Alzheimer’s proteins behind vision loss in elderly: Study

Researchers have found a group of proteins — known to be the likely cause of Alzheimer’s disease — that get accumulated in the ageing retina causing damage to it and are also the key reason behind a vision loss condition among individuals aged 50 and older.

Age-related macular degeneration (AMD) — a leading cause of vision loss among people aged 50 and older — is a progressive disease that causes the death of the retinal photoreceptors, the light-sensitive cells at the back of the eye.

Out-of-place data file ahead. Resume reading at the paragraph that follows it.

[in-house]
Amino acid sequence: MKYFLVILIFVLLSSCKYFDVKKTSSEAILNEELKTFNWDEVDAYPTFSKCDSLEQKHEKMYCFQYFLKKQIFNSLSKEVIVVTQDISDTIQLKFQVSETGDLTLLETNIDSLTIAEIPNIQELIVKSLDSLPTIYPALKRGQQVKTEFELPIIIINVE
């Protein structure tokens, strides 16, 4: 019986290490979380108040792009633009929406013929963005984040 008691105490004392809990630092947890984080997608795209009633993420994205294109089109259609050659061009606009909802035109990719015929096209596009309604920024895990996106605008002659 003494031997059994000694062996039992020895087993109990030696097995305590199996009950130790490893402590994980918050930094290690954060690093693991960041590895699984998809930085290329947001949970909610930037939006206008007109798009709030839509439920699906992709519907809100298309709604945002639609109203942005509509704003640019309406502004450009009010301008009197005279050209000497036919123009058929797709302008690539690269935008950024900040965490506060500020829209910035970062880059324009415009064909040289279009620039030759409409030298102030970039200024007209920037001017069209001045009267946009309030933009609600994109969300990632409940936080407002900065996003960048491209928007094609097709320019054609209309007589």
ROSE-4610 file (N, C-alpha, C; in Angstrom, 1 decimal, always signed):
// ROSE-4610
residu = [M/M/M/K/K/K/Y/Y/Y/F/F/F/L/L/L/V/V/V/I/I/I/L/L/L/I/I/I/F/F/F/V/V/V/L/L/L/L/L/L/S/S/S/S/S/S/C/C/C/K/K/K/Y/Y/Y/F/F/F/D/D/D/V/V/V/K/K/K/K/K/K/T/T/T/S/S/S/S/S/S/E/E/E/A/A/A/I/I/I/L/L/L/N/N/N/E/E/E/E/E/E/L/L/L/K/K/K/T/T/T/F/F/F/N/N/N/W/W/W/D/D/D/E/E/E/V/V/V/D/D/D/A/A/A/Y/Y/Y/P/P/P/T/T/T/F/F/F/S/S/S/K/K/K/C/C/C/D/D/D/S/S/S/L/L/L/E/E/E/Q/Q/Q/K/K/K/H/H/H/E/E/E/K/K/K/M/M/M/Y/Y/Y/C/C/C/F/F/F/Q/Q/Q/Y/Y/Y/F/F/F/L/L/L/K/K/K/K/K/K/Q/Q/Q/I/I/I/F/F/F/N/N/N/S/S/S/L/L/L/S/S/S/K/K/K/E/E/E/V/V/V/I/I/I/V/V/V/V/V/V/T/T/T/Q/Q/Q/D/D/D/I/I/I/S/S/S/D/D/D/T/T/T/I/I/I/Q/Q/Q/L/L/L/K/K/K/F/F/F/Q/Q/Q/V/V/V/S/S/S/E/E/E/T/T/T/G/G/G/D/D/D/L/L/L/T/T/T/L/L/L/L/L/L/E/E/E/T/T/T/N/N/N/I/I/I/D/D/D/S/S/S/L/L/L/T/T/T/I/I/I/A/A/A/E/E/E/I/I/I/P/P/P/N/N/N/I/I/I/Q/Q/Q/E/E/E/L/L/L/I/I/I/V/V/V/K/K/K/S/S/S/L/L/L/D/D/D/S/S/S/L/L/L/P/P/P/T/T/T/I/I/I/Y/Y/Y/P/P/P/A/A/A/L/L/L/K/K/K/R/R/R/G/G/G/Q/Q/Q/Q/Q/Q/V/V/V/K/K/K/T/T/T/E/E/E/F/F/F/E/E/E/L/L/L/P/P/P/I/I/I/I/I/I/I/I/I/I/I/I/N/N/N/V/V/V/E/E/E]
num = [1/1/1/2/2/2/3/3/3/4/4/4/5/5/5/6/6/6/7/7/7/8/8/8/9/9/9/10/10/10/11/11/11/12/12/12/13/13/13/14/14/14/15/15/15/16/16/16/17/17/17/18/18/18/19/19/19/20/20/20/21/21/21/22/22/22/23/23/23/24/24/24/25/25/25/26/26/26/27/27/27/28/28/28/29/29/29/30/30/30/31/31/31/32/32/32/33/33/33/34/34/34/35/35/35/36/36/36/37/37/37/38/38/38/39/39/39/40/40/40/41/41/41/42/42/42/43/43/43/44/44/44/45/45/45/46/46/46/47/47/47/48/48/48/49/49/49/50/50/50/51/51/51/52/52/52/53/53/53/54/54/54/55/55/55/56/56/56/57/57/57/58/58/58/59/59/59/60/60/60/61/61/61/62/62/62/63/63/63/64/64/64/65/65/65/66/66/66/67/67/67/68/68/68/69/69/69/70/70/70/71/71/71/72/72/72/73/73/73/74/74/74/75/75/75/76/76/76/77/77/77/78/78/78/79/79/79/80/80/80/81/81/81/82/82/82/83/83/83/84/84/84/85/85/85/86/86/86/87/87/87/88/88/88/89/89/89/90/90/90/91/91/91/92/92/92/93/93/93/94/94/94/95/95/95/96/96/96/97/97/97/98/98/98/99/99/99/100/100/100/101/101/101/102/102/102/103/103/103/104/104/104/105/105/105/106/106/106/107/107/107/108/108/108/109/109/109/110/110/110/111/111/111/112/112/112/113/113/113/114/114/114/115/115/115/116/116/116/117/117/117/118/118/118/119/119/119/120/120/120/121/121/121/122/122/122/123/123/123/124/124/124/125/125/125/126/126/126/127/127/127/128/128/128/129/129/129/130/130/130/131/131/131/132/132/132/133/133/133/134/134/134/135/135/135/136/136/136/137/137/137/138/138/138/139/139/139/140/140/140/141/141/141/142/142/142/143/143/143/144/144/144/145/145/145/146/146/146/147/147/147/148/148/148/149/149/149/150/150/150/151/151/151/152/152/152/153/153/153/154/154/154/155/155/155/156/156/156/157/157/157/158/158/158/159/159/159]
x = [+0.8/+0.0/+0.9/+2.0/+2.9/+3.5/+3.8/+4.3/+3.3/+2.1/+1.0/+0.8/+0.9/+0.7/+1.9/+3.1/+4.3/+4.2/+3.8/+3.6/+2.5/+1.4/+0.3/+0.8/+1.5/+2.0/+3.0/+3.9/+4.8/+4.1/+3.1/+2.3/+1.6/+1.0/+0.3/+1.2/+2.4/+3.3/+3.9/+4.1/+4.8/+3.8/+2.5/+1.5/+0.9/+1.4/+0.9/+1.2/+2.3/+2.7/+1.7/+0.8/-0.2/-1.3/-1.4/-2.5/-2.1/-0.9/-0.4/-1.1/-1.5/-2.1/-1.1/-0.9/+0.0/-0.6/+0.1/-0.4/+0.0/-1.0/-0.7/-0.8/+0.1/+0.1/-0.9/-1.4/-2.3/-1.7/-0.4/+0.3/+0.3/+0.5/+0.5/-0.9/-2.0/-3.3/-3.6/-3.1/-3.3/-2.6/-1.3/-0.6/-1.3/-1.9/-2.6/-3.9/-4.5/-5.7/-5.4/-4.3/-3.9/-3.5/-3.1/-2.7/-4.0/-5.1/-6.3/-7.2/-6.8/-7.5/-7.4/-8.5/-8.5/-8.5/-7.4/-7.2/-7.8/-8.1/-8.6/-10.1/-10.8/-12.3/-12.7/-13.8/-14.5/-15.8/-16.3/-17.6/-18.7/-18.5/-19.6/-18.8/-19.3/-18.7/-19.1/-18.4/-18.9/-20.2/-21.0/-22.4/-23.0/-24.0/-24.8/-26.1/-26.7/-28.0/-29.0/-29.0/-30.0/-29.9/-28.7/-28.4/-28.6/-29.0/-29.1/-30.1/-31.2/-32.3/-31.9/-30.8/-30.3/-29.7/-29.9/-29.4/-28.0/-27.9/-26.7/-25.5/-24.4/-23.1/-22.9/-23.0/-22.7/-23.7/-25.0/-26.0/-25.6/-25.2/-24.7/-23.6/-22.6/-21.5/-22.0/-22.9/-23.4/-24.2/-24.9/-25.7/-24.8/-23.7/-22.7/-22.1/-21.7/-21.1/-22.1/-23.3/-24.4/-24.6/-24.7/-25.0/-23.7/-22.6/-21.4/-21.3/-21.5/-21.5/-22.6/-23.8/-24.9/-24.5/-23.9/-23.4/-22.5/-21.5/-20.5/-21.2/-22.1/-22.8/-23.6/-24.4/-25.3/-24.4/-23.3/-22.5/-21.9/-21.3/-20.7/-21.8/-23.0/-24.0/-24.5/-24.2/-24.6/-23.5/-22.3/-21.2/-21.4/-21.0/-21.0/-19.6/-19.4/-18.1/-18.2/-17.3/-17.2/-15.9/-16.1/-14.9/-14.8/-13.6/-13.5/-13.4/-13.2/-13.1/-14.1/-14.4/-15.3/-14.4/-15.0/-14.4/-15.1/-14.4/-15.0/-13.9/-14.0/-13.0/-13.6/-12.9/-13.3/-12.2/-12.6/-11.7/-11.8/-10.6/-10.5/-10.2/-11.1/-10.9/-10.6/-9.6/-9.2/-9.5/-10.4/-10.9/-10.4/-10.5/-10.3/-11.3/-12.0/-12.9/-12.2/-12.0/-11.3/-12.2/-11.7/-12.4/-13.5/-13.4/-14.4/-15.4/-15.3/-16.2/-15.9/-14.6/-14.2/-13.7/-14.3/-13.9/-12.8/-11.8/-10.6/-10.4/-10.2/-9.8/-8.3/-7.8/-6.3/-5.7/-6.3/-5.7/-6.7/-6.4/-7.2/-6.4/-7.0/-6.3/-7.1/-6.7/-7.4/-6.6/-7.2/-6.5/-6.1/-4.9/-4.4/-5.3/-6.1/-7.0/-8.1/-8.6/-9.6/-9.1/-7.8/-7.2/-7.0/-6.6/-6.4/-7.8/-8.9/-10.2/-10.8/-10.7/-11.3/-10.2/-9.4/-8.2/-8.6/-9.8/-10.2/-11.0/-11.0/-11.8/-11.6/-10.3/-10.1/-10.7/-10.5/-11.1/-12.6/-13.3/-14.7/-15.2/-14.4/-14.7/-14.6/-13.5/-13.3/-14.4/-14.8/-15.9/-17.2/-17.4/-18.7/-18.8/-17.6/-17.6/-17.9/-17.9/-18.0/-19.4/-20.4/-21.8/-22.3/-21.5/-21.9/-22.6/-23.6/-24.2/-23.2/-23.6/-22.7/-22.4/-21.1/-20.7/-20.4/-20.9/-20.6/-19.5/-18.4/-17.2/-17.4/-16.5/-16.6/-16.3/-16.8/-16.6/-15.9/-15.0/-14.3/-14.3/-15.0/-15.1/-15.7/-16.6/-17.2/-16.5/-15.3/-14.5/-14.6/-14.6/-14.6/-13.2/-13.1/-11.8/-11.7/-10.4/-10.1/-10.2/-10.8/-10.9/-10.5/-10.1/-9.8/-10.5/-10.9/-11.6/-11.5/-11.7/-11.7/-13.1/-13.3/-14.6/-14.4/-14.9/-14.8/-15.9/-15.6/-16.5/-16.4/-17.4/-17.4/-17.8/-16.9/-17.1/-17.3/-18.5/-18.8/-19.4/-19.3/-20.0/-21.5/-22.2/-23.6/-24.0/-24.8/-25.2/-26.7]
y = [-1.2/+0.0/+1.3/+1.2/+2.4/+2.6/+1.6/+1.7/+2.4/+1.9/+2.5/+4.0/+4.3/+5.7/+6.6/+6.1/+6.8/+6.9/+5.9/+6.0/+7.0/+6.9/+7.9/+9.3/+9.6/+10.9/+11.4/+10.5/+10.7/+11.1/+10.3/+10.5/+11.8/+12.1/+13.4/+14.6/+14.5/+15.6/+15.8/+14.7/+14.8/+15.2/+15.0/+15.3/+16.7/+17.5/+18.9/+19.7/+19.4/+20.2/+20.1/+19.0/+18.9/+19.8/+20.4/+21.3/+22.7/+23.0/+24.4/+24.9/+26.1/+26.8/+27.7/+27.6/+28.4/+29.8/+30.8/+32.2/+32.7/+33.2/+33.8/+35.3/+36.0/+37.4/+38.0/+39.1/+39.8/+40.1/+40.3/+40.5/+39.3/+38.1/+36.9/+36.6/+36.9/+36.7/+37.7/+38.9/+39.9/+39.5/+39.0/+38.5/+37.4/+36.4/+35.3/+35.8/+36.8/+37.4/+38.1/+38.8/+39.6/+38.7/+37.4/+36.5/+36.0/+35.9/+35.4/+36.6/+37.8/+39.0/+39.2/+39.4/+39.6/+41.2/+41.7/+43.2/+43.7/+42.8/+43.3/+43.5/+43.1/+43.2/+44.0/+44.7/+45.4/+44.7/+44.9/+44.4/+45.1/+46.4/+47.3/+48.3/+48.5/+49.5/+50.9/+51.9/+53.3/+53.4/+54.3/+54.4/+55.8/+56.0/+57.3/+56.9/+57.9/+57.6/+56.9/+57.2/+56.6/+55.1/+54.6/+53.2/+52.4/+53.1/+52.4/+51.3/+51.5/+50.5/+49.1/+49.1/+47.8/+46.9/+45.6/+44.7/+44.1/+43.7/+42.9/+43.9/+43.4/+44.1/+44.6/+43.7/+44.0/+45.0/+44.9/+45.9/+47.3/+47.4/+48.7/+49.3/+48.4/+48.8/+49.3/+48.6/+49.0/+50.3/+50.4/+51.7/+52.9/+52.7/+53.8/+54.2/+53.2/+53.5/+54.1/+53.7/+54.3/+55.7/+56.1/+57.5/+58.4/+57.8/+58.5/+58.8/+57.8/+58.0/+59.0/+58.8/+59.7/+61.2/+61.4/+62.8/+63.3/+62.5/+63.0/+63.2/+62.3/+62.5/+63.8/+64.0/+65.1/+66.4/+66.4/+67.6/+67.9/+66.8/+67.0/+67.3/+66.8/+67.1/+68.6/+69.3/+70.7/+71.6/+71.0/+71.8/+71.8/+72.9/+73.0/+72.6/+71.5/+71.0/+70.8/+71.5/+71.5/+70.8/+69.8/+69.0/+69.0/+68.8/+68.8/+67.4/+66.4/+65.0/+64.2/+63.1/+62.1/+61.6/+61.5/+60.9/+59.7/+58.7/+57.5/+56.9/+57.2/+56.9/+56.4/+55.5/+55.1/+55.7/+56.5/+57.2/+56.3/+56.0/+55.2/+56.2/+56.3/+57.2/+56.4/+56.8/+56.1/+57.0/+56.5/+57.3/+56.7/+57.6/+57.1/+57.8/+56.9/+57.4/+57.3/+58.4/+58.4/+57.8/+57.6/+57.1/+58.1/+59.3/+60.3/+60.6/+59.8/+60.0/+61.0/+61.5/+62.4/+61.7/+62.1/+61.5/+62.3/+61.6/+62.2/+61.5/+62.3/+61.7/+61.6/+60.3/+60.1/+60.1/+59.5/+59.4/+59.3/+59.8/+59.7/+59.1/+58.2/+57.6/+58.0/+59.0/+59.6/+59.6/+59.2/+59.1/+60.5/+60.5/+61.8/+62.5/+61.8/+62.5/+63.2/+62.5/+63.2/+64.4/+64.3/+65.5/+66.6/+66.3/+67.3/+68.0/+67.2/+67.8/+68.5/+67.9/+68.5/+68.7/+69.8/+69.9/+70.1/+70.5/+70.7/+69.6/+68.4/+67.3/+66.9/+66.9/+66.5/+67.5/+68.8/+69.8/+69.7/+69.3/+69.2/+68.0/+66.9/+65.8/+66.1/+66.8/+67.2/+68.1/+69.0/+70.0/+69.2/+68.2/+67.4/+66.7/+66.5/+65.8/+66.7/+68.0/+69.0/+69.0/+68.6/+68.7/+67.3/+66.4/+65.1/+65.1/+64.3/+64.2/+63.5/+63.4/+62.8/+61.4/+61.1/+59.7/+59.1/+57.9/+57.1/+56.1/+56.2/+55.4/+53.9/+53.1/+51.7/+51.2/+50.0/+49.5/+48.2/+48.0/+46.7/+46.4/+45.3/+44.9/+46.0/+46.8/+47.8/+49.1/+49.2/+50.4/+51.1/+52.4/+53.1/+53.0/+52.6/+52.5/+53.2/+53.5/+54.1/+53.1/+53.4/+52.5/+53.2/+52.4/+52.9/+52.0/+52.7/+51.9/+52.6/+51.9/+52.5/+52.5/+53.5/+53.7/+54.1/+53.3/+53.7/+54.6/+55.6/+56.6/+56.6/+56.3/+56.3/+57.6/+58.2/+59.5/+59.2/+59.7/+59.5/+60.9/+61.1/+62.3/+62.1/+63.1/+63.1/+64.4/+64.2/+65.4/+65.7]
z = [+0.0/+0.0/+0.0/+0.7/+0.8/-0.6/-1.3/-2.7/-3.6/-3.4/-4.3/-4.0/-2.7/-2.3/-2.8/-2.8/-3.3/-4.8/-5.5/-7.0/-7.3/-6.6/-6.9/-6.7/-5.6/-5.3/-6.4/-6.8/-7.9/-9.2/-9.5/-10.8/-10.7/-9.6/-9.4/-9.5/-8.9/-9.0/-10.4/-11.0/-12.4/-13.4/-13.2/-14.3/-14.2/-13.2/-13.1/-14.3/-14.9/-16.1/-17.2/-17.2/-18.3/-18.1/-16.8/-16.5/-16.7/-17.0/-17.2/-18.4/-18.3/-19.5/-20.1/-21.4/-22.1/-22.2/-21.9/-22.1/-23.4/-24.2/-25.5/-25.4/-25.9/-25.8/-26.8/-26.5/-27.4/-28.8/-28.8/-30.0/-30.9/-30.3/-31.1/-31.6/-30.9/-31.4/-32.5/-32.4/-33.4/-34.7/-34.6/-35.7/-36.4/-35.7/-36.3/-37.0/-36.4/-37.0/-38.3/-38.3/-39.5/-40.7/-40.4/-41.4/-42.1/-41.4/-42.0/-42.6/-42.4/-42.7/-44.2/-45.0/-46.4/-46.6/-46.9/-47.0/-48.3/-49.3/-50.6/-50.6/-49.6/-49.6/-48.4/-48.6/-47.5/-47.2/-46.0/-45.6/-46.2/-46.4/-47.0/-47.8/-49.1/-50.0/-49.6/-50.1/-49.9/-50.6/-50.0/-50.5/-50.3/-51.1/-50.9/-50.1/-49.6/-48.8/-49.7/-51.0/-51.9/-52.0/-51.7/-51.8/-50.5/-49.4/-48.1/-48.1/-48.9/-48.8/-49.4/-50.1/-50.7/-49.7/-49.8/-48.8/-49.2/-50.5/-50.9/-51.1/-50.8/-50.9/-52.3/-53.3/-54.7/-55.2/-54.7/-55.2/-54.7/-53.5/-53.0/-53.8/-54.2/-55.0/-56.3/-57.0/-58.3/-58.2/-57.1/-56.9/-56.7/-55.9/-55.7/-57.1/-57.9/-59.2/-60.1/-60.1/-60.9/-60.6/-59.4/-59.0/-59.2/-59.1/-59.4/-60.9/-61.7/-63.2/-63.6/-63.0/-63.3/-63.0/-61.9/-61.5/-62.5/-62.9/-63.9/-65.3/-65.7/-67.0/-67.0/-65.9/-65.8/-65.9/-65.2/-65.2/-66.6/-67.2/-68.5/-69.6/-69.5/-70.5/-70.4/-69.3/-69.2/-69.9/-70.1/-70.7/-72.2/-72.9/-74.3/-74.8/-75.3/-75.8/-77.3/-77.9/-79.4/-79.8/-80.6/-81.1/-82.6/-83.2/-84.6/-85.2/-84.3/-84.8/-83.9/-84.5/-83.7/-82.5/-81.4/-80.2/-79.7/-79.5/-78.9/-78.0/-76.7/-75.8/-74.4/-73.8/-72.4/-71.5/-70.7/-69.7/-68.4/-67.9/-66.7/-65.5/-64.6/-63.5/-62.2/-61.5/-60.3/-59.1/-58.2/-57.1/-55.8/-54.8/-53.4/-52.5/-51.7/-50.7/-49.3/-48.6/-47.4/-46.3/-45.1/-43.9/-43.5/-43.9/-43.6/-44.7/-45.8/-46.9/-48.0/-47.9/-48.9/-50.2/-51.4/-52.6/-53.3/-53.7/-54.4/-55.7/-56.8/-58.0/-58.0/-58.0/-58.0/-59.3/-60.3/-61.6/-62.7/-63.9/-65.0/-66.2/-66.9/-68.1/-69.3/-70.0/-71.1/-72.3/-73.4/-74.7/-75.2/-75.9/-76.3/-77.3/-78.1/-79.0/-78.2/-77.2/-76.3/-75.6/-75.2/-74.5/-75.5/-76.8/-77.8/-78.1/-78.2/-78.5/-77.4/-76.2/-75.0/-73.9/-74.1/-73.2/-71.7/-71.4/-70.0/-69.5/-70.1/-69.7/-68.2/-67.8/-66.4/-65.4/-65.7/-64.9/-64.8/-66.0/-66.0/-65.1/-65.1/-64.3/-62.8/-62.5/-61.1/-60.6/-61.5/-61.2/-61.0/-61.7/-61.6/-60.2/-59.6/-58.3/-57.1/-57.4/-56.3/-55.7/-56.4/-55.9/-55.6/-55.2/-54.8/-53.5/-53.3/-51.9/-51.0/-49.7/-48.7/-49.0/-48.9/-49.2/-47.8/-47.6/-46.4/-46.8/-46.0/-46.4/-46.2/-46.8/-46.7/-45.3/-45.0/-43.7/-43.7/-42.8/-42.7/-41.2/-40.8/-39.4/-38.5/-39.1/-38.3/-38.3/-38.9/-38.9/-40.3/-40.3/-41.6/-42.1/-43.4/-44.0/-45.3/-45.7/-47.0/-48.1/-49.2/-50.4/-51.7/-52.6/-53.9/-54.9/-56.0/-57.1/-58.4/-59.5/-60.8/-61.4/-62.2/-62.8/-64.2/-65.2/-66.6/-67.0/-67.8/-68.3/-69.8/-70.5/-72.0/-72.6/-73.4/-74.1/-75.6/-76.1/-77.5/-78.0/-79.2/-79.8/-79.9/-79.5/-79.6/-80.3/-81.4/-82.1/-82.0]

The most severe damage occurs in the macula, a small area of the retina that is needed for sharp, central vision necessary for reading, driving and other daily tasks.

The study found that the amyloid beta proteins entered the cells of the retina within 24 hours of exposure and then began to break the cell’s scaffold structure.

“The speed in which these proteins entered the retinal cells was unexpected. These findings have given some insights into how a normal healthy retina can switch to a diseased AMD retina,” said lead author Arjuna Ratnayaka, lecturer at the University of Southampton, Britian.

“AMD currently affects nearly 50 million individuals worldwide. This figure is expected to rise significantly as our society grows older. We urgently need new treatments to stop people spending their twilight years in blindness,” Ratnayaka said.

The study was published in the journal Experimental Eye Research.